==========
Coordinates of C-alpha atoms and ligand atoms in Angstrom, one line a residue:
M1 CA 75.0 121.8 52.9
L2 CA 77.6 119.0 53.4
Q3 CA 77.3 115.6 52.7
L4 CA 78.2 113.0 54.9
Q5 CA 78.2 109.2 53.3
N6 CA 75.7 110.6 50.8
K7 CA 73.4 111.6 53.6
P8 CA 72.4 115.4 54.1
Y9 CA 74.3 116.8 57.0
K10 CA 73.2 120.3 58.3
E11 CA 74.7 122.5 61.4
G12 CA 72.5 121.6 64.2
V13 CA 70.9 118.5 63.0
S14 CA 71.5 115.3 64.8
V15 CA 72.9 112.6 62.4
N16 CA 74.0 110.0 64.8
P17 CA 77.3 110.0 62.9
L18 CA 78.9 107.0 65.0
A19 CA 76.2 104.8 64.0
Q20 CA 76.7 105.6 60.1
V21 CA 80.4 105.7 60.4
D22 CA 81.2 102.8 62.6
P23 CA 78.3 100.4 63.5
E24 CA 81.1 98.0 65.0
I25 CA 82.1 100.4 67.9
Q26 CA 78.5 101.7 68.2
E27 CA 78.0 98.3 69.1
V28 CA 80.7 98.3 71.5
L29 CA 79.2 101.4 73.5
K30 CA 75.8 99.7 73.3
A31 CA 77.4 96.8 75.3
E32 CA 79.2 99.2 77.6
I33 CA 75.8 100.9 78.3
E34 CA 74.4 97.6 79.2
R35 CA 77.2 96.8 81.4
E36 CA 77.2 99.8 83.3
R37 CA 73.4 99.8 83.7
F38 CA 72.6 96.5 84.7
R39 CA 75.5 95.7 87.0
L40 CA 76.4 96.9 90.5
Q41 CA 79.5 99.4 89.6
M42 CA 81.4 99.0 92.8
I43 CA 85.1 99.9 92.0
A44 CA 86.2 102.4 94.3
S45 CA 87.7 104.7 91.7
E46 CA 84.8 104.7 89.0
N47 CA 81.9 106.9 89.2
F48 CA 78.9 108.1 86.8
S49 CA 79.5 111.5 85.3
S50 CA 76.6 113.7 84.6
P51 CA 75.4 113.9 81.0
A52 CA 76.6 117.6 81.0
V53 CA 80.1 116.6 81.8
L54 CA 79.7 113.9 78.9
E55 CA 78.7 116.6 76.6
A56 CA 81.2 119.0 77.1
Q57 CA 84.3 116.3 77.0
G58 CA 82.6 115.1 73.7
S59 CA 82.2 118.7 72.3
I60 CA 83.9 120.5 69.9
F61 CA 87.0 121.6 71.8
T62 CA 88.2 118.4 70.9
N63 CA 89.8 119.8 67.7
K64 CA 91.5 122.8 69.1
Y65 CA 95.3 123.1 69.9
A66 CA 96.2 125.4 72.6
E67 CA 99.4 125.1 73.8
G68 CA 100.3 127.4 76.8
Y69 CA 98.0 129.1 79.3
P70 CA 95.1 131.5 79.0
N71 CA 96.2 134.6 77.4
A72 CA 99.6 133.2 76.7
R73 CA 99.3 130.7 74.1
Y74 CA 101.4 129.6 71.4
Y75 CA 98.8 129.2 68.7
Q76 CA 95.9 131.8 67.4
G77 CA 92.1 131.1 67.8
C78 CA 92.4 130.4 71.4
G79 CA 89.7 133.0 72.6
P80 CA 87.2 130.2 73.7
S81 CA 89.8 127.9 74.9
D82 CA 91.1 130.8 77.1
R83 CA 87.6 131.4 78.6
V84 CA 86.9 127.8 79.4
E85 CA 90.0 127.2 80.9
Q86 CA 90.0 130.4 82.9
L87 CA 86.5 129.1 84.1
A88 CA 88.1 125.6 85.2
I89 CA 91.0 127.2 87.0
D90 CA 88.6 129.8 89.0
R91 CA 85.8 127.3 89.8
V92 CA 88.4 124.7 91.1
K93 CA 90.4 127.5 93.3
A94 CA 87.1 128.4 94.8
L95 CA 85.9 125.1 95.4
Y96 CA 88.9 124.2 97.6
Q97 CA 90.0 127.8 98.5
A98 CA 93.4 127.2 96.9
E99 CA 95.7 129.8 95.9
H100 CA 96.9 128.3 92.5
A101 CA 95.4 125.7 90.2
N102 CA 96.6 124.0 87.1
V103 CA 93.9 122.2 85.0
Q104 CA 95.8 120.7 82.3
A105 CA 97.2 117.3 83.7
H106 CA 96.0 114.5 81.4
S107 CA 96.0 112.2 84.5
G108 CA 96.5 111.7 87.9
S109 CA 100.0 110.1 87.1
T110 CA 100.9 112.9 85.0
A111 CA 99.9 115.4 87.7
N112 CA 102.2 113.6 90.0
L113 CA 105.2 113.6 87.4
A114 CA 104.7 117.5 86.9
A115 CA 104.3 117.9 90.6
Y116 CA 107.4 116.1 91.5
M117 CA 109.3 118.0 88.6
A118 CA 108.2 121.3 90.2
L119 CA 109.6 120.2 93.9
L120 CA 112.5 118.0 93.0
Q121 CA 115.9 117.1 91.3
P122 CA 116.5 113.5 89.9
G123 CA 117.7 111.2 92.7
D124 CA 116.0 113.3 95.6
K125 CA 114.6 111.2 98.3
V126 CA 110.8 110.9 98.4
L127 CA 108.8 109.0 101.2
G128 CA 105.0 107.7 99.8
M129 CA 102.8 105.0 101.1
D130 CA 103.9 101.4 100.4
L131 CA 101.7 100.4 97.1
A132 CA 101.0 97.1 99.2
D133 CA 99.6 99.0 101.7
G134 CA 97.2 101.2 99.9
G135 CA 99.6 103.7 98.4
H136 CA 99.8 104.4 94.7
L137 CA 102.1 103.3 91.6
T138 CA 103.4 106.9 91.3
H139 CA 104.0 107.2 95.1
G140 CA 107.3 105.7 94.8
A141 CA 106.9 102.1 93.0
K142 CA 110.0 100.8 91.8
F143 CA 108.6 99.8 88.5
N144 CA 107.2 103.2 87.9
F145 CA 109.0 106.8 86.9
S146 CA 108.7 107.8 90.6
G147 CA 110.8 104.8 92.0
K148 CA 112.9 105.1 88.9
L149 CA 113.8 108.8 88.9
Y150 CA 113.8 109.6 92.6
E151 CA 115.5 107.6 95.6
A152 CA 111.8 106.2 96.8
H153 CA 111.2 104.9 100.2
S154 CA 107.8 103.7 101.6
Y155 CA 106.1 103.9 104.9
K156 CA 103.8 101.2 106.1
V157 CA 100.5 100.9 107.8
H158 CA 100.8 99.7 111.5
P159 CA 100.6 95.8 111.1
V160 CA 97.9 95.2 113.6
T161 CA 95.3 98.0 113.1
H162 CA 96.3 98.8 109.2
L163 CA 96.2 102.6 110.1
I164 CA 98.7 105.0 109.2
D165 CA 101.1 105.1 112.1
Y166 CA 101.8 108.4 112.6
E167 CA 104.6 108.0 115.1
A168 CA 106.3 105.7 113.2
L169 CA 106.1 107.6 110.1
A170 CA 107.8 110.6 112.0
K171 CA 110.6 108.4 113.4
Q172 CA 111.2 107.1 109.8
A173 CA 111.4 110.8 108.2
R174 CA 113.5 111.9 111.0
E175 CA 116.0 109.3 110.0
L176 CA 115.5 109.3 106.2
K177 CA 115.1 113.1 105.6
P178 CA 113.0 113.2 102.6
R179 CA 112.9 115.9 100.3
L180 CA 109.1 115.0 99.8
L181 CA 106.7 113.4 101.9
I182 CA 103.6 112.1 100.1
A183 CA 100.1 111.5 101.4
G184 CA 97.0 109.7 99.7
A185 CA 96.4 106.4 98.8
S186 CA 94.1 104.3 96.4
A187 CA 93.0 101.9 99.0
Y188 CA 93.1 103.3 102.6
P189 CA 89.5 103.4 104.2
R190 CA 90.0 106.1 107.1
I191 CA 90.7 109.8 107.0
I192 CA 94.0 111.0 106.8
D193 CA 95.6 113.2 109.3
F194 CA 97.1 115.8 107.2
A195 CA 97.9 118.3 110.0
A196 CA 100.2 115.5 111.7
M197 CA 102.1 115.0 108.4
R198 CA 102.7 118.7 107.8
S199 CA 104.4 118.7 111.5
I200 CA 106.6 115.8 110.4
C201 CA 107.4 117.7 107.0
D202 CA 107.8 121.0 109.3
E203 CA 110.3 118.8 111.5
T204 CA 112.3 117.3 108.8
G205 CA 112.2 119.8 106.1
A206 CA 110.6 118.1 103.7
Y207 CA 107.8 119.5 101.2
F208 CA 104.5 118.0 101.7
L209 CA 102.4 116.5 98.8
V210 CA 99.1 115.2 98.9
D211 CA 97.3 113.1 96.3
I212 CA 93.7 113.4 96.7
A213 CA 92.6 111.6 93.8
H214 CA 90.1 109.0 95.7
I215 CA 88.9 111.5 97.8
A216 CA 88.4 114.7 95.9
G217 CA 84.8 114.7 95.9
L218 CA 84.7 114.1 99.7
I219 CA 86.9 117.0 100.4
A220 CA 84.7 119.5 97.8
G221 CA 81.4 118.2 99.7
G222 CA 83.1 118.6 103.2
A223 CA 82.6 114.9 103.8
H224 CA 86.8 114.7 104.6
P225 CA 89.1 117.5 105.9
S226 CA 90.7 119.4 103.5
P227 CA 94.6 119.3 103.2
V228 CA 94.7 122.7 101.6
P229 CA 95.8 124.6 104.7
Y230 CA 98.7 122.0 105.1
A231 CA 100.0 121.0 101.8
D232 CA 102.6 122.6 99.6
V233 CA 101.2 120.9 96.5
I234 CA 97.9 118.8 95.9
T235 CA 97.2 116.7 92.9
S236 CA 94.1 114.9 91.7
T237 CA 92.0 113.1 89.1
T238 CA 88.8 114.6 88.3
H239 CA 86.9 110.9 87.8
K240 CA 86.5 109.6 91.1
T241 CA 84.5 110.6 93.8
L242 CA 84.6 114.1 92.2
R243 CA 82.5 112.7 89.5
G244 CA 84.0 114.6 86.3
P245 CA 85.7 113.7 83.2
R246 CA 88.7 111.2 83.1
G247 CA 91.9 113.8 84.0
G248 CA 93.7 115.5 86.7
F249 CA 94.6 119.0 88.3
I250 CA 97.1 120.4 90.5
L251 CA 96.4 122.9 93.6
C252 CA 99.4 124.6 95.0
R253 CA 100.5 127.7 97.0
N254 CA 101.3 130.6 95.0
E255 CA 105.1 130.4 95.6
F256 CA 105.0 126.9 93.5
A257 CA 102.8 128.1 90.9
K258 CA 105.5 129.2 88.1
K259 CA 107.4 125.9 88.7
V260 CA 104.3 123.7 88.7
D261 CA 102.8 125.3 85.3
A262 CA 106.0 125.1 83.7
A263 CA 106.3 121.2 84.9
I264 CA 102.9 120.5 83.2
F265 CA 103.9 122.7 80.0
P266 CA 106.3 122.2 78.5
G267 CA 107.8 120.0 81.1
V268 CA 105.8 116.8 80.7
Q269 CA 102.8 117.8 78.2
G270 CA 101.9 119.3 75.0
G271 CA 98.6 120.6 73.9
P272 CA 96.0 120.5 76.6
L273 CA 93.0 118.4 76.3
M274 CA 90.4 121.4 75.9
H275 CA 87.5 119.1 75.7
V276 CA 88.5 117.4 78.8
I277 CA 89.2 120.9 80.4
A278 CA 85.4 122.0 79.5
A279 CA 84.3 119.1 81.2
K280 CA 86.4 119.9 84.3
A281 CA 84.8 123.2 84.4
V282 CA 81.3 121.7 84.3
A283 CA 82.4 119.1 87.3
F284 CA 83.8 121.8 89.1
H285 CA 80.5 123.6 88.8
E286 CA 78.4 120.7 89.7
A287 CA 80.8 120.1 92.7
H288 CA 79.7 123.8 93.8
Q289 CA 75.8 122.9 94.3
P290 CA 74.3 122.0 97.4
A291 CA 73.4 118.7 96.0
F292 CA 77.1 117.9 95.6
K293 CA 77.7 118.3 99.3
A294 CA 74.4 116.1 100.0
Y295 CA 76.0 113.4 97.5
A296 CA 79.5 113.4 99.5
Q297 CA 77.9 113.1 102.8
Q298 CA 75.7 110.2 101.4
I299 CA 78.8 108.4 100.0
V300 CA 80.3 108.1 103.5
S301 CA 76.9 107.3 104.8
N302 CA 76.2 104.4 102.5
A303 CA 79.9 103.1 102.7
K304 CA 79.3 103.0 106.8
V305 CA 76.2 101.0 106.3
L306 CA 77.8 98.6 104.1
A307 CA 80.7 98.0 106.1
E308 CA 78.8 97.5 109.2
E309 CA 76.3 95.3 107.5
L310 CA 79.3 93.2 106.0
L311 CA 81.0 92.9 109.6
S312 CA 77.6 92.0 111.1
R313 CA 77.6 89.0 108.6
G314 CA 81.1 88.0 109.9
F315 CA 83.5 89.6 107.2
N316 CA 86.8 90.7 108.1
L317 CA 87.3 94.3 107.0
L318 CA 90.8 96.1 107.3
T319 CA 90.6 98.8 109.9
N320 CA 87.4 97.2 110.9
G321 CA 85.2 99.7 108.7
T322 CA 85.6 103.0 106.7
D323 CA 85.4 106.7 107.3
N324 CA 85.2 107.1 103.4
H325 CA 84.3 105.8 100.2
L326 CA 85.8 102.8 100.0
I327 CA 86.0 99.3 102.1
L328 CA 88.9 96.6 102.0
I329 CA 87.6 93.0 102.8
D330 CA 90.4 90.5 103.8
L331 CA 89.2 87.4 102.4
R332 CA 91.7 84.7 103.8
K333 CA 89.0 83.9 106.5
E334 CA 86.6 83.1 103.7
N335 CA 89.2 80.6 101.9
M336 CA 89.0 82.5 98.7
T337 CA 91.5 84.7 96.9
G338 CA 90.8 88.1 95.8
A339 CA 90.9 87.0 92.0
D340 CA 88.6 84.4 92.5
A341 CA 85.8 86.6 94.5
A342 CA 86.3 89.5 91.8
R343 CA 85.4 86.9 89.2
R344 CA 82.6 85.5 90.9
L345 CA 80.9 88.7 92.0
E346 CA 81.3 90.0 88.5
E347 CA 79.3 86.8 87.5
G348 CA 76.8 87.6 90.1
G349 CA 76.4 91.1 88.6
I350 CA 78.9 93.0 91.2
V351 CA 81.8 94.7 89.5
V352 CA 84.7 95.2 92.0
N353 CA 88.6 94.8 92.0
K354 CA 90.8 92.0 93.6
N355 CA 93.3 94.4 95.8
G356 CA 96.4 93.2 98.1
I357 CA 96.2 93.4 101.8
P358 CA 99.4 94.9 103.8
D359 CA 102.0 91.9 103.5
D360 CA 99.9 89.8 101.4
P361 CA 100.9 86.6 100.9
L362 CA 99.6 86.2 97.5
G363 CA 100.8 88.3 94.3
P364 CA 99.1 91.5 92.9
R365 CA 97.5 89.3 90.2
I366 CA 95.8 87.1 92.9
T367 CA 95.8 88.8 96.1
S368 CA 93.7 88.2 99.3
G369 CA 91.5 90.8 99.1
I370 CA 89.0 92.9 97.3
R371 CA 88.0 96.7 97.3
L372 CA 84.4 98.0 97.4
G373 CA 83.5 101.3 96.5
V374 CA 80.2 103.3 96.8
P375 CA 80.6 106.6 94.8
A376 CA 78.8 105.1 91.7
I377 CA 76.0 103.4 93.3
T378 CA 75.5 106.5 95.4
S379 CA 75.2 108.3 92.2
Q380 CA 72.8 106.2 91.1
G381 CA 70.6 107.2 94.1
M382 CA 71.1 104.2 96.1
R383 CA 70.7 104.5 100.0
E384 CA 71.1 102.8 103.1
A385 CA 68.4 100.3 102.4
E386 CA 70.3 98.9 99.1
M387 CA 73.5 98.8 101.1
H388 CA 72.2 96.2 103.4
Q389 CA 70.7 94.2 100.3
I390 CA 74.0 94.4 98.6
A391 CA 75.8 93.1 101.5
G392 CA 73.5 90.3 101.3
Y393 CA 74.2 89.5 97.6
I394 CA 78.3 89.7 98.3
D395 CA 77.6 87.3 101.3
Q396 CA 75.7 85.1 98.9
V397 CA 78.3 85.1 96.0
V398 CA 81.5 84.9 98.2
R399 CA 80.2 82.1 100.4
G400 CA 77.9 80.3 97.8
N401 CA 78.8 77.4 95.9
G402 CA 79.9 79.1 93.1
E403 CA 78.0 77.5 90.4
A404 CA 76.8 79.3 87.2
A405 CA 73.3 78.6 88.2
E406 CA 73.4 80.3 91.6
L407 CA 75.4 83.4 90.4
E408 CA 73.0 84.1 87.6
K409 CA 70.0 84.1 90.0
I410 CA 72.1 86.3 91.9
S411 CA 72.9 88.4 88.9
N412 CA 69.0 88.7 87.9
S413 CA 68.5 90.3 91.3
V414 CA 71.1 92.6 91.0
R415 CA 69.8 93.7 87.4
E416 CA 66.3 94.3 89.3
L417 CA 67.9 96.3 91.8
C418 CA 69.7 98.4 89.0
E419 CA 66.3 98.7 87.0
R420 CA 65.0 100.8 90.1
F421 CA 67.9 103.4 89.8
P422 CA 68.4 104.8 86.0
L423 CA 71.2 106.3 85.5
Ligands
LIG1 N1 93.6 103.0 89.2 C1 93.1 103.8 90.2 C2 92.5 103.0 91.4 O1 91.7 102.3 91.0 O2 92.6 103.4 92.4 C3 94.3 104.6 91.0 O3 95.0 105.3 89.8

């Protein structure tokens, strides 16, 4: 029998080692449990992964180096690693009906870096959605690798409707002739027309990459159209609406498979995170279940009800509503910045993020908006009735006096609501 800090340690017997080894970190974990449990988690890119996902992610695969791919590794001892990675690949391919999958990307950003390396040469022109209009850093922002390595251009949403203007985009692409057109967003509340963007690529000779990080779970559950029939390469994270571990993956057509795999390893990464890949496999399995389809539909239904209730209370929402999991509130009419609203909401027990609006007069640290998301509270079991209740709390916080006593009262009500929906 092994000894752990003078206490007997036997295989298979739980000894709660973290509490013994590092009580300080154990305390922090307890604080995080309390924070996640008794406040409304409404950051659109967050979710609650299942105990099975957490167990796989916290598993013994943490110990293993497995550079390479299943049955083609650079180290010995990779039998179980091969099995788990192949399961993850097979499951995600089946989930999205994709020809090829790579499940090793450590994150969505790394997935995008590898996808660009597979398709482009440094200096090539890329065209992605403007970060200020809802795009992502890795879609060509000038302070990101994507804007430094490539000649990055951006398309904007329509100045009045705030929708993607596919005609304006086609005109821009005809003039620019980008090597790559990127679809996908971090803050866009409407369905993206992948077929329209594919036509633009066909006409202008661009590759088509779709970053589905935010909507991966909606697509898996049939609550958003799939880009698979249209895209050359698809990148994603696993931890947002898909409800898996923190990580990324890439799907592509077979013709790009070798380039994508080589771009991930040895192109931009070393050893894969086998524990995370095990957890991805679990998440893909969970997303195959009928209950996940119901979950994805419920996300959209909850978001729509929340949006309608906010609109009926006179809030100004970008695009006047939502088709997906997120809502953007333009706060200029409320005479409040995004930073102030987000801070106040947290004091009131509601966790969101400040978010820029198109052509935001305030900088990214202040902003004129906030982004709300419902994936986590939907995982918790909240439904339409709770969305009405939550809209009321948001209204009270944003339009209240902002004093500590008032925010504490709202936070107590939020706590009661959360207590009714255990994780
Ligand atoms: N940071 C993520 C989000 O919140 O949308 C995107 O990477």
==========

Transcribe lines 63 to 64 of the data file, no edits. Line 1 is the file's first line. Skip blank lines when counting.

T62 CA 88.2 118.4 70.9
N63 CA 89.8 119.8 67.7